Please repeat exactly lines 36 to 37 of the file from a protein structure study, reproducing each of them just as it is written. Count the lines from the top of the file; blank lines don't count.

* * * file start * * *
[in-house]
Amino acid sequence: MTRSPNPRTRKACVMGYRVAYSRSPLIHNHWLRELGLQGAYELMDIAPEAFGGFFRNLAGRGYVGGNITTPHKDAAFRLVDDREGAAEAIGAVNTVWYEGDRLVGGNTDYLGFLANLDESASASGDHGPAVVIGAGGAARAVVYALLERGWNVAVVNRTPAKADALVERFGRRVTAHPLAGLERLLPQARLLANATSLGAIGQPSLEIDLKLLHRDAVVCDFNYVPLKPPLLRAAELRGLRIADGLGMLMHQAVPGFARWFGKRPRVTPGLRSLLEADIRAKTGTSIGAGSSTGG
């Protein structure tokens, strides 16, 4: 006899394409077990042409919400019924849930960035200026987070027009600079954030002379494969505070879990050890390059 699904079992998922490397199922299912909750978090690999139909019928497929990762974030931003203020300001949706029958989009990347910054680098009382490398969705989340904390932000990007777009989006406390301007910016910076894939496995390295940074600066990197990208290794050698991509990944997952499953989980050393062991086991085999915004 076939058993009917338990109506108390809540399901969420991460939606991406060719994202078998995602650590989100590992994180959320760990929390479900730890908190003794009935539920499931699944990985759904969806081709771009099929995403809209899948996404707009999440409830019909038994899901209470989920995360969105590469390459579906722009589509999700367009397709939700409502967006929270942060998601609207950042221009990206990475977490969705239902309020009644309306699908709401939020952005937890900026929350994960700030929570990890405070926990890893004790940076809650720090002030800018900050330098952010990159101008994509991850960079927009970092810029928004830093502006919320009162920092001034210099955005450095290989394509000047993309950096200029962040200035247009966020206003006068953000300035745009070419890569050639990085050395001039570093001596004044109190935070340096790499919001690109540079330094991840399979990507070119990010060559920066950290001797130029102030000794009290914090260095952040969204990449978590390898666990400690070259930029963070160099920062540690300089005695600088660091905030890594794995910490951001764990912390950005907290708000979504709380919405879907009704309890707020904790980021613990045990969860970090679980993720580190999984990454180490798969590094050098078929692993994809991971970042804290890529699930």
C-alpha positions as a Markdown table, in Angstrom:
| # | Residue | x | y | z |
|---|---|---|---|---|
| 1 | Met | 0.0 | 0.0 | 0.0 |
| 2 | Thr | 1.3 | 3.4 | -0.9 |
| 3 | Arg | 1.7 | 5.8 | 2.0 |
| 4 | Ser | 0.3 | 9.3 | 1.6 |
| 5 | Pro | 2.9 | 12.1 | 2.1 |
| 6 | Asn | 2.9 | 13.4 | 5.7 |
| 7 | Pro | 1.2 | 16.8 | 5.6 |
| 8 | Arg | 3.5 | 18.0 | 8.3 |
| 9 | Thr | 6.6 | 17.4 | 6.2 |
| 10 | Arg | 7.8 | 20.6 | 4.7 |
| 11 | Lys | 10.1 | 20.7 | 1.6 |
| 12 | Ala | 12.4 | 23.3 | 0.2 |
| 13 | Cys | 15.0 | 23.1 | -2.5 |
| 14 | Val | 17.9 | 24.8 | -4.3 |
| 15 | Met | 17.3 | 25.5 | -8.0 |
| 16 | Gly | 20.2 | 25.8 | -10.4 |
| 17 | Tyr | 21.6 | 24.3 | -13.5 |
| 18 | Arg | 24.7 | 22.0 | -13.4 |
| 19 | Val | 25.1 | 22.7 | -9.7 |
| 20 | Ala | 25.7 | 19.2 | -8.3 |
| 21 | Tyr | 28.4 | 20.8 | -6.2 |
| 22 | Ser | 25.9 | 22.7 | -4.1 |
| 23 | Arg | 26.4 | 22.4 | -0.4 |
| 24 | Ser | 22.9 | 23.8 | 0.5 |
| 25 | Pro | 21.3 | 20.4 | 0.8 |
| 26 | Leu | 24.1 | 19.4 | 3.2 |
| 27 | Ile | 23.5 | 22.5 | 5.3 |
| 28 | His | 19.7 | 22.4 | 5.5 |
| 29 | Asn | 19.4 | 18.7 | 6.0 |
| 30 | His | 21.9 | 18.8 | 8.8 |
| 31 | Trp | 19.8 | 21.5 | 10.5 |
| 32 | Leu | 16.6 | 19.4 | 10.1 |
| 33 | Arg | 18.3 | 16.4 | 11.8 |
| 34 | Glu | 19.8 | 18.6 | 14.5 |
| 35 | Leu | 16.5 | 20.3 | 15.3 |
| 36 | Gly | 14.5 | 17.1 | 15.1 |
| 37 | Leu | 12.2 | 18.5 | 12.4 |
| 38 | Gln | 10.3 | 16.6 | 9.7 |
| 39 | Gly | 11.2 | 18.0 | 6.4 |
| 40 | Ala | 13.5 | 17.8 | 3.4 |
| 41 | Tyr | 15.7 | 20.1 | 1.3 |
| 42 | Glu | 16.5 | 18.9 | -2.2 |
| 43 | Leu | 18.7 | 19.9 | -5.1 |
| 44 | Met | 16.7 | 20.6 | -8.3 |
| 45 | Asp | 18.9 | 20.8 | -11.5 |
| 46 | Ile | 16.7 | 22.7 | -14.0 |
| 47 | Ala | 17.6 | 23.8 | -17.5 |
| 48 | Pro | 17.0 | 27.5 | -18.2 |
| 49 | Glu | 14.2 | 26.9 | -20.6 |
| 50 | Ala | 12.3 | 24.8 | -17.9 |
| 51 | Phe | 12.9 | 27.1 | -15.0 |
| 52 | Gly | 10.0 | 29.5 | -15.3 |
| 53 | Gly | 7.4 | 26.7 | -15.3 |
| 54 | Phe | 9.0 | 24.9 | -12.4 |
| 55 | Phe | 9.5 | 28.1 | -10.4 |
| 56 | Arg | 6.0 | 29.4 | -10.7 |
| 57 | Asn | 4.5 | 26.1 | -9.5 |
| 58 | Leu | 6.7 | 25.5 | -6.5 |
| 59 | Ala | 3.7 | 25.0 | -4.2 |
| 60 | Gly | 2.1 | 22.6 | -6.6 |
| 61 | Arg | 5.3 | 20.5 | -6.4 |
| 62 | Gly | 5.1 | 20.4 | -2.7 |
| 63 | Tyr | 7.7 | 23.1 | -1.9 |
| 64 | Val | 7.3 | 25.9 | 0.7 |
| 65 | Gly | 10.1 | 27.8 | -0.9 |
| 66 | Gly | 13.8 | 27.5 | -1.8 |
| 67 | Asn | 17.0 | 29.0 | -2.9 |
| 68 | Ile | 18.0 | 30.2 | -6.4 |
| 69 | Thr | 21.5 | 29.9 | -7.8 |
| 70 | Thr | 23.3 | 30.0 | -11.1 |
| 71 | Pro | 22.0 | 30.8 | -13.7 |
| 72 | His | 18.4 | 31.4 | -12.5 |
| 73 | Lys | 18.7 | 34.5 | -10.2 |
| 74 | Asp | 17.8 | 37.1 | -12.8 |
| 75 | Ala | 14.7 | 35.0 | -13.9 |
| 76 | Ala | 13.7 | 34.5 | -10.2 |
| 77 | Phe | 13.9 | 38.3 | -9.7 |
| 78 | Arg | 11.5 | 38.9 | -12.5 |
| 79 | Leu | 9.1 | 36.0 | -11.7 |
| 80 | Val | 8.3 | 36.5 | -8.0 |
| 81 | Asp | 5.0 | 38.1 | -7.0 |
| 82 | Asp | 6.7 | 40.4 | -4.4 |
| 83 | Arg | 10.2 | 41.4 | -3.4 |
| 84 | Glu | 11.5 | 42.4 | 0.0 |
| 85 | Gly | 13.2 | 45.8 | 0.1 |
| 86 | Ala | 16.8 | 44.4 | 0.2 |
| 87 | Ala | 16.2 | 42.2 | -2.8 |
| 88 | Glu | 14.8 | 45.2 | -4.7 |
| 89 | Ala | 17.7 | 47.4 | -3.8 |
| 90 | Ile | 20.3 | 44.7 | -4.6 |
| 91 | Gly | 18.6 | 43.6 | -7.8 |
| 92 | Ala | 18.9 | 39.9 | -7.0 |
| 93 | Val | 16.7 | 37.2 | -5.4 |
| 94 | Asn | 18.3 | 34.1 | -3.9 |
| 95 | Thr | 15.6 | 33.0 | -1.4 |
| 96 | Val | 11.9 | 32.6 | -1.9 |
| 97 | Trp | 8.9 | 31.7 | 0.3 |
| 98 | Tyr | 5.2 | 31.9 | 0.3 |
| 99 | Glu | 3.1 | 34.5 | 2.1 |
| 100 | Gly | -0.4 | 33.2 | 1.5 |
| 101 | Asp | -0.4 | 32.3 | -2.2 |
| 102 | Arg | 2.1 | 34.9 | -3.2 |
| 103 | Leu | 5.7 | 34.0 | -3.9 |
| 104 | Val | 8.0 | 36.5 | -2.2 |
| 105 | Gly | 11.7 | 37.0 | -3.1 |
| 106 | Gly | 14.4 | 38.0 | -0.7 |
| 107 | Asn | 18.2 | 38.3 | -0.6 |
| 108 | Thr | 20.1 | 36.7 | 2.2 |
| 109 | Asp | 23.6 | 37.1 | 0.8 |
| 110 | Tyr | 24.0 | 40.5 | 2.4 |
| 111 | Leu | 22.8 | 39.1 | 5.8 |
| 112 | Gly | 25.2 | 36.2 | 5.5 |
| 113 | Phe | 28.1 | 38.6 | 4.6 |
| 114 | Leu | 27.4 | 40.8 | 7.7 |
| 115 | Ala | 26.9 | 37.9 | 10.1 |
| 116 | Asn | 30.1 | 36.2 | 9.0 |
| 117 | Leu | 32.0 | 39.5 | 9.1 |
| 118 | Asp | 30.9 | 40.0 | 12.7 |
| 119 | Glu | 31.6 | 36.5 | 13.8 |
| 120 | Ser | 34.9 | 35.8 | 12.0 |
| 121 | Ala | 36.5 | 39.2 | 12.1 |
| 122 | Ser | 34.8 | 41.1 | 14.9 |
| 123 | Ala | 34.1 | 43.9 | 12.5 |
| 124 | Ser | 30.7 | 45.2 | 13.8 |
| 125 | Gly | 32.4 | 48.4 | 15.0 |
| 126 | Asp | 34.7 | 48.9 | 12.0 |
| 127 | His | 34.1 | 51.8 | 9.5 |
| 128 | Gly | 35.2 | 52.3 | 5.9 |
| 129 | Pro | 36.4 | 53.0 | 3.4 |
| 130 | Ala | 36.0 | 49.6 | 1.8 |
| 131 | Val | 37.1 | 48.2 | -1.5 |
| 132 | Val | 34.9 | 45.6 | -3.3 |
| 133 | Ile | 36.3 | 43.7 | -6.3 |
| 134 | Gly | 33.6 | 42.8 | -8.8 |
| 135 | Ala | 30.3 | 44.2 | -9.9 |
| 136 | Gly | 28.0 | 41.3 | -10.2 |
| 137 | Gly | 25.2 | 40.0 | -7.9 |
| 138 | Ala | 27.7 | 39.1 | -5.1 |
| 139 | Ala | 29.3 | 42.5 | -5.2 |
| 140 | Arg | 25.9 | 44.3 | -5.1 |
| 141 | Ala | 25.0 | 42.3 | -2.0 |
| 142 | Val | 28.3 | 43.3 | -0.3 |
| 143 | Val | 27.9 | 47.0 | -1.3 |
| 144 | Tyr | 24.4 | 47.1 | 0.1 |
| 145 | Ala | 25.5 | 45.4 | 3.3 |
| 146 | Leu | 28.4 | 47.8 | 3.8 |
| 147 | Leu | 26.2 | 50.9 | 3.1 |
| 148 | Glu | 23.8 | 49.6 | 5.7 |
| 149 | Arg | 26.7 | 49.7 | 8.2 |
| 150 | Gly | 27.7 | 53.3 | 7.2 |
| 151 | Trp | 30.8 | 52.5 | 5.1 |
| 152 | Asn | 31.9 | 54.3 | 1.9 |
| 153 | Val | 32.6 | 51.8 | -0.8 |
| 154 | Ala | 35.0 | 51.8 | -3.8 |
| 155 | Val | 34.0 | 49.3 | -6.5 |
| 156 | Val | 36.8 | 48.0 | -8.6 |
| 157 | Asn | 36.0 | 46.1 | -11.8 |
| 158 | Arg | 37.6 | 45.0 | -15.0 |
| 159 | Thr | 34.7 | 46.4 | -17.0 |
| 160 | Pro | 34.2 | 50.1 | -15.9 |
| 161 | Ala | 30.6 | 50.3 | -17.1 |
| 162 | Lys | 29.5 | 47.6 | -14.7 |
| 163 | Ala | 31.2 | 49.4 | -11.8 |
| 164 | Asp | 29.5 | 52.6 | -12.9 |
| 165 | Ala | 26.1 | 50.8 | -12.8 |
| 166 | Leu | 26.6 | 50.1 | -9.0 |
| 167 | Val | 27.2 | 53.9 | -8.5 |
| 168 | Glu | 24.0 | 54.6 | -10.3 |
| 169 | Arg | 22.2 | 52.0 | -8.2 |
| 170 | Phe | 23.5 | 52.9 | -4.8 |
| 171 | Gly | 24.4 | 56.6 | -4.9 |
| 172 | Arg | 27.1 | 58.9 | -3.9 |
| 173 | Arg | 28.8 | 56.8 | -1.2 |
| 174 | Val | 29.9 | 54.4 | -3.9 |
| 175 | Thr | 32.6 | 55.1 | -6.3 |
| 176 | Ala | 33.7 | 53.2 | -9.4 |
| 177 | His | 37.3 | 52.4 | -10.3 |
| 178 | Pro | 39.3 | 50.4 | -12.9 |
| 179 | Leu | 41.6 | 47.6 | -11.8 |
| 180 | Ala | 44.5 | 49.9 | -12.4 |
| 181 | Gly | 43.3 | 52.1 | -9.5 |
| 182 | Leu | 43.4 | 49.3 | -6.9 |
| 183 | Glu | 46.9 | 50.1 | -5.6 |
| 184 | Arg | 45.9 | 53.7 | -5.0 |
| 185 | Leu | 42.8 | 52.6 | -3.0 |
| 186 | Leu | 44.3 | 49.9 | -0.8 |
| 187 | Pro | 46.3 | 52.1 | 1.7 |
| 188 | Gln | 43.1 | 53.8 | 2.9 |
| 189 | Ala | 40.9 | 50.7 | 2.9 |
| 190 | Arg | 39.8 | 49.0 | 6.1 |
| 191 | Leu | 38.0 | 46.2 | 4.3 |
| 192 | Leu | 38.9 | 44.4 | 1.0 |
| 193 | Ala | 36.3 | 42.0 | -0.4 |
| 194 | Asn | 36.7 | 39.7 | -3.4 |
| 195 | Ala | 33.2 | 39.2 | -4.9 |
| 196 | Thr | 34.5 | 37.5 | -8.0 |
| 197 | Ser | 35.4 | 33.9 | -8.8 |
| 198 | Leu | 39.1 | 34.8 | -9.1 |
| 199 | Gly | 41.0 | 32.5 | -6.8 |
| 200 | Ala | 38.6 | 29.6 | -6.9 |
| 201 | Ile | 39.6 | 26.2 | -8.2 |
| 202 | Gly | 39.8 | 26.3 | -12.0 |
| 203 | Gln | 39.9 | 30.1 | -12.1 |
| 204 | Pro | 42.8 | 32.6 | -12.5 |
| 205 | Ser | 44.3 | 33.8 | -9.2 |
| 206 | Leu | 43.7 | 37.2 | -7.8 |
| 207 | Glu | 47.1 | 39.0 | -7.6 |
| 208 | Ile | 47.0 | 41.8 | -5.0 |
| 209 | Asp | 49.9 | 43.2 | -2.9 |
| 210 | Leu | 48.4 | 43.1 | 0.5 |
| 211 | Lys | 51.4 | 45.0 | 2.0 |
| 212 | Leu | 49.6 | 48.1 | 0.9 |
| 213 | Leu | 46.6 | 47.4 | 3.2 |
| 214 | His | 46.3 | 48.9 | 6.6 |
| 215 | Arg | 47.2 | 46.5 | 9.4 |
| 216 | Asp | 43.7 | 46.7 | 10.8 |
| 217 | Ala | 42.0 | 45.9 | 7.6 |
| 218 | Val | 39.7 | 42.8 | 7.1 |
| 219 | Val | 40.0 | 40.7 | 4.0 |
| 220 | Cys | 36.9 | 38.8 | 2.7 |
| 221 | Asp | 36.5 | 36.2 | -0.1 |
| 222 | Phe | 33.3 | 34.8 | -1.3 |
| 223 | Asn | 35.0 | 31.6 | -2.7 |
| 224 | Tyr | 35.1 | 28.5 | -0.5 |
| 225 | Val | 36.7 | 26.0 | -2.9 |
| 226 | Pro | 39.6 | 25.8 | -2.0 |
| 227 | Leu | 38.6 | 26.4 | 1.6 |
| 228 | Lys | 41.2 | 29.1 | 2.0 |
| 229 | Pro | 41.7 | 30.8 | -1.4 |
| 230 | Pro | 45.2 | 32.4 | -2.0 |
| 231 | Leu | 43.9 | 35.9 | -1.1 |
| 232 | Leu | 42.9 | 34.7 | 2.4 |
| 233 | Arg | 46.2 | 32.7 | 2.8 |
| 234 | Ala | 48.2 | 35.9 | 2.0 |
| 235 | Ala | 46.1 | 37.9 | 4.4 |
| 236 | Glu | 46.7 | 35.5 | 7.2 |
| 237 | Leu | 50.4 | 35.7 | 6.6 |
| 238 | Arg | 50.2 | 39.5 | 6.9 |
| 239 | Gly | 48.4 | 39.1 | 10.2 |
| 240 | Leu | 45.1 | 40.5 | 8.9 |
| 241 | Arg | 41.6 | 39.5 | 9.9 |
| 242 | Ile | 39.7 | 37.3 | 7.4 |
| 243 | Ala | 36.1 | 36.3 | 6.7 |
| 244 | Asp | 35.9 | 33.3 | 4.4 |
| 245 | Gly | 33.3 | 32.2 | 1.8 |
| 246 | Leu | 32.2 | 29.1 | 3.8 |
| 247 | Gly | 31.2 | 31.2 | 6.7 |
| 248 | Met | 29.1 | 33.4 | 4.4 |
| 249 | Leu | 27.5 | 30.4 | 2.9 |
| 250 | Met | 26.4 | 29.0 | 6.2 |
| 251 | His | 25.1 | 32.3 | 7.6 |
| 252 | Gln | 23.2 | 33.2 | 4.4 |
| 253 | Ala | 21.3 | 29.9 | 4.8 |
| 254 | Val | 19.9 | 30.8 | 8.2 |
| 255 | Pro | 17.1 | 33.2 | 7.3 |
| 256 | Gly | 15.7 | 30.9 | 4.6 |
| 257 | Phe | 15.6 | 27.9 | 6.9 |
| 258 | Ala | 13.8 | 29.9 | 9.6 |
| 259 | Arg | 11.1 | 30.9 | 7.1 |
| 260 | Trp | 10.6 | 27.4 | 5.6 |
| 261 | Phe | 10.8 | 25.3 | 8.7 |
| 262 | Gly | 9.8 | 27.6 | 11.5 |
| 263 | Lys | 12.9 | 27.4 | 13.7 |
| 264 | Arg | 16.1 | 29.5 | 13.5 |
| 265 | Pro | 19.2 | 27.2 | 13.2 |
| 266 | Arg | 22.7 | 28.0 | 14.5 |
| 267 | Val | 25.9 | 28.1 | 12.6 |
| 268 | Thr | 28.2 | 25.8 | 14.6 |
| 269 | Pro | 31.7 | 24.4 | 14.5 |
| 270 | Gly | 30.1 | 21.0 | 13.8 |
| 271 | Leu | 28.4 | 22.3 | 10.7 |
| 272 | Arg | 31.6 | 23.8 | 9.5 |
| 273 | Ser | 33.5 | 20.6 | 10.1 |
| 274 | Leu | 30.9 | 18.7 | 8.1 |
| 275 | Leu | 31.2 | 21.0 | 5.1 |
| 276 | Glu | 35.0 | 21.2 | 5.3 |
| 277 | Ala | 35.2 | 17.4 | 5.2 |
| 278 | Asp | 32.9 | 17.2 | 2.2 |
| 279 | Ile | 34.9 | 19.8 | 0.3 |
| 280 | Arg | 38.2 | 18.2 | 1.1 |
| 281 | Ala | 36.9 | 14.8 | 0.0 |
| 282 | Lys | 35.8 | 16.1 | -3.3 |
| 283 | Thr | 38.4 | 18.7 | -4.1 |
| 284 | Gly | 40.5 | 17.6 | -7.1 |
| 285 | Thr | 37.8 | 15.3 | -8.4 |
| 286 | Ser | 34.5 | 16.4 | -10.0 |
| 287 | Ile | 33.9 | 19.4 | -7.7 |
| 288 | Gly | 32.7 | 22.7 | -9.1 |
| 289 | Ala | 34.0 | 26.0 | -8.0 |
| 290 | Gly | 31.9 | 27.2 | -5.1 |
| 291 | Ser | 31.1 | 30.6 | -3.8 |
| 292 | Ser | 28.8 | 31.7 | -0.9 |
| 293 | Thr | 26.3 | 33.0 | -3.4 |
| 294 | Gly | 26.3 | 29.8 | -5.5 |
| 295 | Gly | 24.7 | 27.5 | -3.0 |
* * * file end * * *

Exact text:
| 30 | His | 21.9 | 18.8 | 8.8 |
| 31 | Trp | 19.8 | 21.5 | 10.5 |